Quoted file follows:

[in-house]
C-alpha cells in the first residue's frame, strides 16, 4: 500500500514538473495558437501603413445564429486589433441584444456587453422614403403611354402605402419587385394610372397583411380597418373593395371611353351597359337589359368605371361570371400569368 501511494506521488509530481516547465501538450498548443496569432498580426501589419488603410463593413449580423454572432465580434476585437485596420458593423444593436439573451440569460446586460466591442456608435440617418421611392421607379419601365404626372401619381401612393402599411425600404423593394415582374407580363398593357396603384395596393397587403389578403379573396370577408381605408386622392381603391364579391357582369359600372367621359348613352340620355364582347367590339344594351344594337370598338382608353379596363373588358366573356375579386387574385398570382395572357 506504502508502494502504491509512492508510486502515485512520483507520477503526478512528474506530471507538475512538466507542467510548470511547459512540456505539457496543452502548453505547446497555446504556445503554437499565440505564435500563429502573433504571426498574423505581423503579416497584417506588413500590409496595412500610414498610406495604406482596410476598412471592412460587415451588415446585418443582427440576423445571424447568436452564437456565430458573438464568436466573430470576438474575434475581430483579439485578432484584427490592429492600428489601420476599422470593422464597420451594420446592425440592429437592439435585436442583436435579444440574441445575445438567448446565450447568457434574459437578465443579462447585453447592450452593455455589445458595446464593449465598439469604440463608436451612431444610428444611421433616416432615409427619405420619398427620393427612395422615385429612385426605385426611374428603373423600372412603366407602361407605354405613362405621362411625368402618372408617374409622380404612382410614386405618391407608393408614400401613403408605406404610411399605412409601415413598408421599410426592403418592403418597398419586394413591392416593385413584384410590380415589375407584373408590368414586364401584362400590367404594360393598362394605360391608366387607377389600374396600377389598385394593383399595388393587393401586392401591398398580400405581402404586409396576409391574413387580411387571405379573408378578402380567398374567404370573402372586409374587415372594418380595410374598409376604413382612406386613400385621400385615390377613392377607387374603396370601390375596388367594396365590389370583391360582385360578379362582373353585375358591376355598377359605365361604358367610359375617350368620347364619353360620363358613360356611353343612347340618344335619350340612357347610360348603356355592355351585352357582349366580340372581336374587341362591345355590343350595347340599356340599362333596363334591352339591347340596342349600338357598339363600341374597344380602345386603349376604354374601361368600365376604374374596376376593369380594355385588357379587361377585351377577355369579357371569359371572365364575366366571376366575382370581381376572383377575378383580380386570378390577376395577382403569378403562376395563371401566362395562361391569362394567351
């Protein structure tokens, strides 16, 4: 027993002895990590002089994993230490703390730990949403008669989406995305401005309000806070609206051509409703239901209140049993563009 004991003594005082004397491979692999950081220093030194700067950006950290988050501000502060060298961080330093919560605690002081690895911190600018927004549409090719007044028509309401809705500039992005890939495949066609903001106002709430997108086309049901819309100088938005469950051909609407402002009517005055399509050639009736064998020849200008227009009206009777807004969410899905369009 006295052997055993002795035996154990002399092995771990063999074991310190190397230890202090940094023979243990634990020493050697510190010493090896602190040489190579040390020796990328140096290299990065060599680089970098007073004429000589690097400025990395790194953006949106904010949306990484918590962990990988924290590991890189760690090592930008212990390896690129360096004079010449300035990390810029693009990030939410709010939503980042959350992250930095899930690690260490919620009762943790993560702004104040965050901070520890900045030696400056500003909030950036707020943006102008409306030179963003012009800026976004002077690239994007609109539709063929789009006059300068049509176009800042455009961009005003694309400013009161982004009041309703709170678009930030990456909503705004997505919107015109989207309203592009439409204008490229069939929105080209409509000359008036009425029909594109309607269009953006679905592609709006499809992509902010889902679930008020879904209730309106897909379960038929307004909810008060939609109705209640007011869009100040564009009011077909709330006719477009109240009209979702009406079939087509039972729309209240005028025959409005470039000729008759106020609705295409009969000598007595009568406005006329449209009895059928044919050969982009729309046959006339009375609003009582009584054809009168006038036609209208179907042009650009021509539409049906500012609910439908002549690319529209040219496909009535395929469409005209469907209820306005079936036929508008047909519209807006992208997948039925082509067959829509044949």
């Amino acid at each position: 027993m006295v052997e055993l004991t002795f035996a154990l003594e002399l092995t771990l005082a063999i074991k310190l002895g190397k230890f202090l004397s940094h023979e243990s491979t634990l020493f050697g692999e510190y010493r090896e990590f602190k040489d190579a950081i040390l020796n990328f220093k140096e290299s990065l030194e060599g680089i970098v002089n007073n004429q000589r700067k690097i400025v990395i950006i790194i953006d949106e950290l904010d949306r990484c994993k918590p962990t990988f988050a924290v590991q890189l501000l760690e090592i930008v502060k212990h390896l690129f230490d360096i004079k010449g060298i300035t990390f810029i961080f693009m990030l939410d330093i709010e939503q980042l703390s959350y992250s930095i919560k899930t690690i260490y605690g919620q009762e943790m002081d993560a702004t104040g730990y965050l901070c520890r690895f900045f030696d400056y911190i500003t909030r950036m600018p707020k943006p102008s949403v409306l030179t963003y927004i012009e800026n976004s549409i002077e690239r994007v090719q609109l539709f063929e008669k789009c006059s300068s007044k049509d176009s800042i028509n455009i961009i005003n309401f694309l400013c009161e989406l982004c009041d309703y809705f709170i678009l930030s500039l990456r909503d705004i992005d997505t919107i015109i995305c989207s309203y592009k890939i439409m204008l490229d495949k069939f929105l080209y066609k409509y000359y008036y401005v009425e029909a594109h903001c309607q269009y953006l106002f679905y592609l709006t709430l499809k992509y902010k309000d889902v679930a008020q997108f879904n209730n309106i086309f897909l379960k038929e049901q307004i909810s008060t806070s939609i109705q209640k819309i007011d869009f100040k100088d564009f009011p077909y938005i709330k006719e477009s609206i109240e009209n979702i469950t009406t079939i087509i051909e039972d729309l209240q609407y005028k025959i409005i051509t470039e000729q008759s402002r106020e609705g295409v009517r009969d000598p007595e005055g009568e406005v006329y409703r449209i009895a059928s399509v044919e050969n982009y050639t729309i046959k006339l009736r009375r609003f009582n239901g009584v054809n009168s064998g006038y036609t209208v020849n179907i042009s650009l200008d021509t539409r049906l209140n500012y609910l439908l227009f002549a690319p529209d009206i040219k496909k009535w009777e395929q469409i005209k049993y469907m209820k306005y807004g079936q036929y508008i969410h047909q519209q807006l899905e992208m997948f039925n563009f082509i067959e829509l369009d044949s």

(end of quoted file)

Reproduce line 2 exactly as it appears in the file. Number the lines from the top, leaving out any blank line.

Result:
C-alpha cells in the first residue's frame, strides 16, 4: 500500500514538473495558437501603413445564429486589433441584444456587453422614403403611354402605402419587385394610372397583411380597418373593395371611353351597359337589359368605371361570371400569368 501511494506521488509530481516547465501538450498548443496569432498580426501589419488603410463593413449580423454572432465580434476585437485596420458593423444593436439573451440569460446586460466591442456608435440617418421611392421607379419601365404626372401619381401612393402599411425600404423593394415582374407580363398593357396603384395596393397587403389578403379573396370577408381605408386622392381603391364579391357582369359600372367621359348613352340620355364582347367590339344594351344594337370598338382608353379596363373588358366573356375579386387574385398570382395572357 506504502508502494502504491509512492508510486502515485512520483507520477503526478512528474506530471507538475512538466507542467510548470511547459512540456505539457496543452502548453505547446497555446504556445503554437499565440505564435500563429502573433504571426498574423505581423503579416497584417506588413500590409496595412500610414498610406495604406482596410476598412471592412460587415451588415446585418443582427440576423445571424447568436452564437456565430458573438464568436466573430470576438474575434475581430483579439485578432484584427490592429492600428489601420476599422470593422464597420451594420446592425440592429437592439435585436442583436435579444440574441445575445438567448446565450447568457434574459437578465443579462447585453447592450452593455455589445458595446464593449465598439469604440463608436451612431444610428444611421433616416432615409427619405420619398427620393427612395422615385429612385426605385426611374428603373423600372412603366407602361407605354405613362405621362411625368402618372408617374409622380404612382410614386405618391407608393408614400401613403408605406404610411399605412409601415413598408421599410426592403418592403418597398419586394413591392416593385413584384410590380415589375407584373408590368414586364401584362400590367404594360393598362394605360391608366387607377389600374396600377389598385394593383399595388393587393401586392401591398398580400405581402404586409396576409391574413387580411387571405379573408378578402380567398374567404370573402372586409374587415372594418380595410374598409376604413382612406386613400385621400385615390377613392377607387374603396370601390375596388367594396365590389370583391360582385360578379362582373353585375358591376355598377359605365361604358367610359375617350368620347364619353360620363358613360356611353343612347340618344335619350340612357347610360348603356355592355351585352357582349366580340372581336374587341362591345355590343350595347340599356340599362333596363334591352339591347340596342349600338357598339363600341374597344380602345386603349376604354374601361368600365376604374374596376376593369380594355385588357379587361377585351377577355369579357371569359371572365364575366366571376366575382370581381376572383377575378383580380386570378390577376395577382403569378403562376395563371401566362395562361391569362394567351